Allan McLeod was born in June 1988 and lives in Middleborough, in the UK. He is an honours graduate of the Open University, England and he has also studied at the University of Worcester and Inverness College of the University of the Highlands and Islands. He has higher educational qualifications in Natural & Health Sciences as well as Managing Care.
Allan now writes in the fields of social sciences and fiction. His interests are socializing, writing and personal fitness, including running and cycling.
What are you working on next?
I write a combination of social sciences and fiction works: my current projects are supernatural fiction projects; one is a sequel to Dracula and another a werewolf story set in London, England. I’m also making notes for my next social sciences piece a work on the sex industry; the working title is $ex: ‘Solidarity with Sl**pers’.
What are your five favorite books, and why?
Shadowmancer by G.P. Taylor. I liked the fact that not only was it exciting but it was set relatively close to where I live. Usually people who read find themselves reading books set in big cities where there is a lot of excitement, but Taylor managed to make an exciting story happen near the coast of the North Yorkshire Moors which I quite liked.
The Vampire of Highgate by Asa Bailey: I really like stories set in London, especially supernatural fiction because I find the representations of the city to give it a grand and cultured feeling, and I think this is especially true of Supernatural fiction with vampires. Although I think people tend to view English Folklore as something that is all about the English countryside (and in some ways it is) so many supernatural fiction stories have been set in the area that it is not only our capital but a centre of English Folklore; both because of the fiction set there and because of the ‘true’ paranormal stories from people who belive they have had some sort of encounter there which come from London. I think that the Vampire of Highgate really managed to use this literarily.
A touch of Dead by Charlaine Harris: I managed to read my way through this in a hotel room a while ago and really enjoyed it. I liked that the stories were long enough to get into but not full length novels. It’s something I could pick up and a story to read from when I had a spare few hours.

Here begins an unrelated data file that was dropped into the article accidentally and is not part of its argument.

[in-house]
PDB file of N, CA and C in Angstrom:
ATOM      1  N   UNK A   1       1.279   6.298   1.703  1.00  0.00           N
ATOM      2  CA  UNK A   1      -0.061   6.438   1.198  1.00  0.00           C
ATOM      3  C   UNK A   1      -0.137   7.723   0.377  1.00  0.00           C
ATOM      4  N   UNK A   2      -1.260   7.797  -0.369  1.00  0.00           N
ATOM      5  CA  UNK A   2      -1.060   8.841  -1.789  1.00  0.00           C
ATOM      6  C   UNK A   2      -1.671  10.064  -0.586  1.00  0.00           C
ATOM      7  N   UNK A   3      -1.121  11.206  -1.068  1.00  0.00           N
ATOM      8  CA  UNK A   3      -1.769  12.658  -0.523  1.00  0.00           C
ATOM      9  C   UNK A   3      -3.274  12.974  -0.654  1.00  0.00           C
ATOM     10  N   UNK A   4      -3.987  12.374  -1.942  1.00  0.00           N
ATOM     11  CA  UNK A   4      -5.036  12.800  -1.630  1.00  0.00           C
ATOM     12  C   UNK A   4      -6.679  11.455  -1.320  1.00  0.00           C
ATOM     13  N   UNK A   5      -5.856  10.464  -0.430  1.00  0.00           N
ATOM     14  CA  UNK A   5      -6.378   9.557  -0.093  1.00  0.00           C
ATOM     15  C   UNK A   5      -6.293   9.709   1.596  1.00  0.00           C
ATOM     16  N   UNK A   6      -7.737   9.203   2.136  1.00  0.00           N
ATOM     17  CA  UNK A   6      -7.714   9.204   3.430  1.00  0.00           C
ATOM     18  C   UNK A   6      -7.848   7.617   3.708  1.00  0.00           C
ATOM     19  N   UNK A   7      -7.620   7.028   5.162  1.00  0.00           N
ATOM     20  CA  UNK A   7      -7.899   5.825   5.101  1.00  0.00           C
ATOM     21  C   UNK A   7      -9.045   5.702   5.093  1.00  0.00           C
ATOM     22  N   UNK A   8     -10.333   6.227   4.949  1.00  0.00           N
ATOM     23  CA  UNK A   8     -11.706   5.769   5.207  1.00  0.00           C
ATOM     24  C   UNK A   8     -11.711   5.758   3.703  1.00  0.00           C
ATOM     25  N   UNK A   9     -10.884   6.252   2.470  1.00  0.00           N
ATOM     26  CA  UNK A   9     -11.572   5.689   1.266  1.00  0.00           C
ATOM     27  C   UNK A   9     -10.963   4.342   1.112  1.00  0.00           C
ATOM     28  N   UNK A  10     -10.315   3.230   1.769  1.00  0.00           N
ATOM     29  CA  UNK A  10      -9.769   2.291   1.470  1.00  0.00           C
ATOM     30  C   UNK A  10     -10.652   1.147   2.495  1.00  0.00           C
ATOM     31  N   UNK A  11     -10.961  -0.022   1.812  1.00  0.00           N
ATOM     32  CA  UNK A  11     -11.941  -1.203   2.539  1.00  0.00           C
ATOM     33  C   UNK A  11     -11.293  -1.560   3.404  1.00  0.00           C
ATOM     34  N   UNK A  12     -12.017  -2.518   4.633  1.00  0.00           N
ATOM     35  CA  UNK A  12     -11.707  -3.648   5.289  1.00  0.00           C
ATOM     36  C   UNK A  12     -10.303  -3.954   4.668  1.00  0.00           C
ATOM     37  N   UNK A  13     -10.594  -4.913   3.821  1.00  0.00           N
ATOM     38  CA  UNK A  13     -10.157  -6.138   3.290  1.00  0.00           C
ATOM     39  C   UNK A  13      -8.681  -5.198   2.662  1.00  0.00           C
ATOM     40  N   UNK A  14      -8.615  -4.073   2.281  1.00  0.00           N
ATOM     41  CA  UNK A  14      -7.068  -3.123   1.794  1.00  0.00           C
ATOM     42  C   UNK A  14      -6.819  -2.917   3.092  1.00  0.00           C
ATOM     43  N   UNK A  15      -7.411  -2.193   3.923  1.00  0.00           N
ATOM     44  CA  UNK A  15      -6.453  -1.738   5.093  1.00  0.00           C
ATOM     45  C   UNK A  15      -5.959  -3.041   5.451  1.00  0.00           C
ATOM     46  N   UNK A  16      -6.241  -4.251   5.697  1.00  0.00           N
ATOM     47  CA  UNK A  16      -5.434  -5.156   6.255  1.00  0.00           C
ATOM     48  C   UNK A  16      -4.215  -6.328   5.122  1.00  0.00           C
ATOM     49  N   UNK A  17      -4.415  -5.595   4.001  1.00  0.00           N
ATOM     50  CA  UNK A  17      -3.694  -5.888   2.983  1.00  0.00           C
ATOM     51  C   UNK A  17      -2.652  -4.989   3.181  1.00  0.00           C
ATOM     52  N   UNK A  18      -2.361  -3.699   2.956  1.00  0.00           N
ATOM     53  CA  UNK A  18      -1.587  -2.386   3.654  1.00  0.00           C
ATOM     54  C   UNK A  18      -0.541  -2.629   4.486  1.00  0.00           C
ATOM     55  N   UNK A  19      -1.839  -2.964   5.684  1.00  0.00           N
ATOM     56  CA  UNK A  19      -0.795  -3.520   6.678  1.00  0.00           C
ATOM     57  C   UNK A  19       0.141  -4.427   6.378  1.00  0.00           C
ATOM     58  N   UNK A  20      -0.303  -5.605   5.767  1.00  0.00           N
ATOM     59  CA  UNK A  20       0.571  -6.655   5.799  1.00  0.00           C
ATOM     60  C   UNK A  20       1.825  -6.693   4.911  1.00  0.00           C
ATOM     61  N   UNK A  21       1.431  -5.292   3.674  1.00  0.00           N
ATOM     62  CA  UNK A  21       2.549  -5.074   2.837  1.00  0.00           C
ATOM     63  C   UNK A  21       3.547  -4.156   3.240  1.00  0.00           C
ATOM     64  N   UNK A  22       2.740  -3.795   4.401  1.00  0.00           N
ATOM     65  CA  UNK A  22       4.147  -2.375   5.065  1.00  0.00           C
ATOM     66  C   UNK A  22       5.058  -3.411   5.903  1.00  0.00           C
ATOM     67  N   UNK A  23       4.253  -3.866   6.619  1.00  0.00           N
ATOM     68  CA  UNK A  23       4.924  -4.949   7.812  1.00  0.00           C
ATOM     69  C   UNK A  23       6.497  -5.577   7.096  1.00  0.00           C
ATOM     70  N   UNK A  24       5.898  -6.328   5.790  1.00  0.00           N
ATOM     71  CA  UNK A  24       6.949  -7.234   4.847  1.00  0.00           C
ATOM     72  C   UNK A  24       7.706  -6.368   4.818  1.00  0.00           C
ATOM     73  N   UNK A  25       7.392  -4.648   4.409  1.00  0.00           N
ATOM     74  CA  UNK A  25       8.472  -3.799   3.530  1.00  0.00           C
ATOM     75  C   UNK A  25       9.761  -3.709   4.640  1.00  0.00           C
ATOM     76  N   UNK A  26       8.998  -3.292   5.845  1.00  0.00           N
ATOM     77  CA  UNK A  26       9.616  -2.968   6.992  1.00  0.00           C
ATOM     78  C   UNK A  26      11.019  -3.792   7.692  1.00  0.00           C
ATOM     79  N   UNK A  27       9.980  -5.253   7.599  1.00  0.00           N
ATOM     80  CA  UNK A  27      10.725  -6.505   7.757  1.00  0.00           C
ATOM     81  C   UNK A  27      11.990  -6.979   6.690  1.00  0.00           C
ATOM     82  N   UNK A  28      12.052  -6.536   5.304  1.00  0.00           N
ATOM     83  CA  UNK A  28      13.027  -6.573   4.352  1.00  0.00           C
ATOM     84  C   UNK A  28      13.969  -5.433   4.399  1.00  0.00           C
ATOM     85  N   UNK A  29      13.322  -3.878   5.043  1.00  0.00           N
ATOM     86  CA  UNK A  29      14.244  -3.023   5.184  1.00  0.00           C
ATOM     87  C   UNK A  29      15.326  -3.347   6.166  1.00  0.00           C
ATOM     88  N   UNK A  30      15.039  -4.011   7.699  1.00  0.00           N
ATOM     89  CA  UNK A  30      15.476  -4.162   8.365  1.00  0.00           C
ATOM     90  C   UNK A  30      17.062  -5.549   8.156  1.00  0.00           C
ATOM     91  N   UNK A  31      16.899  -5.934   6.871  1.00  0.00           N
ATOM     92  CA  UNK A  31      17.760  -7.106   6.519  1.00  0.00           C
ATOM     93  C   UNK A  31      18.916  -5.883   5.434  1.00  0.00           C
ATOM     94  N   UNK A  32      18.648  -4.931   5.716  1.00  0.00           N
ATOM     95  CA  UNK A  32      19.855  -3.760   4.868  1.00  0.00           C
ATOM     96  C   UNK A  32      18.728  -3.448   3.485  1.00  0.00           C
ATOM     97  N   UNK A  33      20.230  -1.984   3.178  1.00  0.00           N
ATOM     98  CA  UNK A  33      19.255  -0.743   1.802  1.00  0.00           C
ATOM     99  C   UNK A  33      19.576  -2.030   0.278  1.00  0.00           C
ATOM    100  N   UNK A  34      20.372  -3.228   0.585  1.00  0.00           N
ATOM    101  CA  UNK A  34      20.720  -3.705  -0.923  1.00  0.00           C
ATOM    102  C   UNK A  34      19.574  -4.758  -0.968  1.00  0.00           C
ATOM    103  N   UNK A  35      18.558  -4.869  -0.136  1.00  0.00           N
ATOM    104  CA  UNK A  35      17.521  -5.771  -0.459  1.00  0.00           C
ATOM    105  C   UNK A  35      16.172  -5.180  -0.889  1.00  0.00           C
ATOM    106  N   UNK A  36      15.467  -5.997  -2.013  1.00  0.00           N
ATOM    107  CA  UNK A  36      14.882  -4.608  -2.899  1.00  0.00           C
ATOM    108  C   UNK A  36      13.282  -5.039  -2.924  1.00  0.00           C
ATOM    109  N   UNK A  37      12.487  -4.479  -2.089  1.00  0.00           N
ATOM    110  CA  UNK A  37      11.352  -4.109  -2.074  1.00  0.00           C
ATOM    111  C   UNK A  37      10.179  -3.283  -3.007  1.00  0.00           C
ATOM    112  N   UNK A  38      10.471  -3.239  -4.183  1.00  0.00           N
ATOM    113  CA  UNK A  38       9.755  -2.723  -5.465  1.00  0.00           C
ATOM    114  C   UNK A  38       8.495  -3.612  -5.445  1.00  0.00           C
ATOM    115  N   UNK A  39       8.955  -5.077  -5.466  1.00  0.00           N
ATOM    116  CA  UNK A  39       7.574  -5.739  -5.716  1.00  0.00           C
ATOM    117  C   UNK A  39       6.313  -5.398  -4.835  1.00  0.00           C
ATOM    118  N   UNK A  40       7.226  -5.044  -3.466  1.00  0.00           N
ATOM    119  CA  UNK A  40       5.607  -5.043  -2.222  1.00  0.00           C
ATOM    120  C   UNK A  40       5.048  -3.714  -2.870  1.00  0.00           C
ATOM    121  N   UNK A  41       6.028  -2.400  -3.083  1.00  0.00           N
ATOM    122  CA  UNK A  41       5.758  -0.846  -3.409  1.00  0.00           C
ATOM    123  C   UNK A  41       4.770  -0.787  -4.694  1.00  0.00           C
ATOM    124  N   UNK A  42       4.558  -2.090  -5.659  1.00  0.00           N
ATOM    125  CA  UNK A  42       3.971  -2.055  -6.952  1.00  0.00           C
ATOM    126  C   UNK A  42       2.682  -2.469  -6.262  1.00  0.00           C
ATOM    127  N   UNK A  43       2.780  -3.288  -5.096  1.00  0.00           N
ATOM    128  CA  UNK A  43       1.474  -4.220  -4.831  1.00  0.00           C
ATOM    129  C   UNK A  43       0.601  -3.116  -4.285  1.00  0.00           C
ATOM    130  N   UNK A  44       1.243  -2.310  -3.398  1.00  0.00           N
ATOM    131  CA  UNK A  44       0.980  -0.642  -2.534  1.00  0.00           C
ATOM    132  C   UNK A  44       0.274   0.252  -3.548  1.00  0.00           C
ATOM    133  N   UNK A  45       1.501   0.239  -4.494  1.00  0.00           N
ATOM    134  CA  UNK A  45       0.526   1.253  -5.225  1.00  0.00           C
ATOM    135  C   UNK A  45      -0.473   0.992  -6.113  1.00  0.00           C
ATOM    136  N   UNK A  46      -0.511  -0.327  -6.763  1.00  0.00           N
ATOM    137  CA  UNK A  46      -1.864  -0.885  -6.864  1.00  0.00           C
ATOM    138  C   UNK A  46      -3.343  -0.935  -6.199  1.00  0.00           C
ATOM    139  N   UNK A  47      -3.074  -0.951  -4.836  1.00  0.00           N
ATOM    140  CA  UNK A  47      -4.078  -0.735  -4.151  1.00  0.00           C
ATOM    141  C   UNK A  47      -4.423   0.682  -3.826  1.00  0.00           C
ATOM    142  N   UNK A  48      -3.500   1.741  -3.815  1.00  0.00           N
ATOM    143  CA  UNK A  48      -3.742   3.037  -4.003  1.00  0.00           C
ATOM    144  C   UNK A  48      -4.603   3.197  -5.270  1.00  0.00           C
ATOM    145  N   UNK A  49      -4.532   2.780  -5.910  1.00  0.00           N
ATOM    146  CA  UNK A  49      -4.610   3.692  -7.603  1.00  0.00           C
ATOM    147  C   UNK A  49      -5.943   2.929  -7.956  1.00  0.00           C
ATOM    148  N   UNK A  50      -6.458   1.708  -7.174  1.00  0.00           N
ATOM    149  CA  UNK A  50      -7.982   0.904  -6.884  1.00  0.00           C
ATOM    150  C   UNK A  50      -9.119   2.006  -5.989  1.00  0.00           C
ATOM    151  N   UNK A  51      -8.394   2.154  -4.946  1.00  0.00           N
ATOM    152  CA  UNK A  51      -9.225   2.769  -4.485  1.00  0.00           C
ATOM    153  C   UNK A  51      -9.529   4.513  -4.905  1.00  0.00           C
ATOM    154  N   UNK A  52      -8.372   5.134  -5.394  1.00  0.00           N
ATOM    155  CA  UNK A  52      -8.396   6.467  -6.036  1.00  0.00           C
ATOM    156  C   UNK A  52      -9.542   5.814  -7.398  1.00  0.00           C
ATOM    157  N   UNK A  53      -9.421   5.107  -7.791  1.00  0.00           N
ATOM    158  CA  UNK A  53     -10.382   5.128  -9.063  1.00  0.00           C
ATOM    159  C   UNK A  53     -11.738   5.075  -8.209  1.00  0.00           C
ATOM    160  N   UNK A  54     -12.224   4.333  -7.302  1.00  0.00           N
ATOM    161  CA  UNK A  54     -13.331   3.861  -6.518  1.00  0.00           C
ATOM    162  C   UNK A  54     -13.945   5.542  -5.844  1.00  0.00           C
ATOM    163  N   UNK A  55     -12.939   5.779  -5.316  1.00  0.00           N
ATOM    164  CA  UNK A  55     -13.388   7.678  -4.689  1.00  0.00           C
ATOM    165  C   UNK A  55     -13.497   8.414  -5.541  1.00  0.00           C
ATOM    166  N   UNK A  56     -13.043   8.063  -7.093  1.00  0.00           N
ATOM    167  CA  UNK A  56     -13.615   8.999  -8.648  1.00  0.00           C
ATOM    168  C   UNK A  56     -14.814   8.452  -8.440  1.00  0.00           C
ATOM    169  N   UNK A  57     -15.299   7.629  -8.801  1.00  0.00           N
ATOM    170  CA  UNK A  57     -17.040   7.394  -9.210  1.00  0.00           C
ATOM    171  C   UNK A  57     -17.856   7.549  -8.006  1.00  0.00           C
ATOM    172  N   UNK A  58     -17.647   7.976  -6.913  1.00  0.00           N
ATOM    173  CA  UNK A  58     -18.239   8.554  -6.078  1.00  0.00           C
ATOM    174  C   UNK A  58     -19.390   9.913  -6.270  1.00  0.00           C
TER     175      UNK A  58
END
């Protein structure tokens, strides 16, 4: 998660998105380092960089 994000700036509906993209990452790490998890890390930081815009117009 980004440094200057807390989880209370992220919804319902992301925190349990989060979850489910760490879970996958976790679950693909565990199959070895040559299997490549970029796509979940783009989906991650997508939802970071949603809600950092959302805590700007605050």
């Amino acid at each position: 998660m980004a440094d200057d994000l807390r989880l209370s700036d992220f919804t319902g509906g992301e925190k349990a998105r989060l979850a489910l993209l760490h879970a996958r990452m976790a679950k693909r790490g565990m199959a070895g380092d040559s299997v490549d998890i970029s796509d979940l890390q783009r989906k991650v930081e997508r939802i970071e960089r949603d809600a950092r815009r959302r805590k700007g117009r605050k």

Sherlock Holmes & The Tangled Skein by David Stuart Davies: I really liked the idea of merging a vampire story with Sherlock Holmes because it’s such a personality clash, Holmes has such a logical mind that it’s just so hard for him to accept that anything supernatural could exist so putting him in a position where he has to makes for good reading.
Faerie Tales by Fiona Skye: I really like paranormal fiction where there are multiple mythical races involved, and Faerie tales manages to do that while being unique, I really like Riley’s character and the way she refers to the werejaguar she shape shifts into.
With the murder of Mary Kelly the style of the murders in Whitechapel changed. Jack the Ripper’s surgical skill was replaced with ruthless abandon, & the careful, precise and deliberate methods used to carve the victims became vicious & frenzied.
Aided by the mysterious Theodore after the murder of her fiancé, Daniella is forced to hunt the beast who killed him who she learns is terrorising London
What people thought was an on-line prank turned out to be something far more sinister. Above us in the star canoe Tolly-Guddle an alien race plots to conquer us. They posses the minds of giraffes and turn them on us to make us weak in time for the invasion, while they spend time watching us to learn out weaknesses.
Jacobs’s day took a sharp turn south when just before he was about to finish work a body turns up. Mere hours later he is horrified to find out that a murder case that was never solved has just come back to haunt him.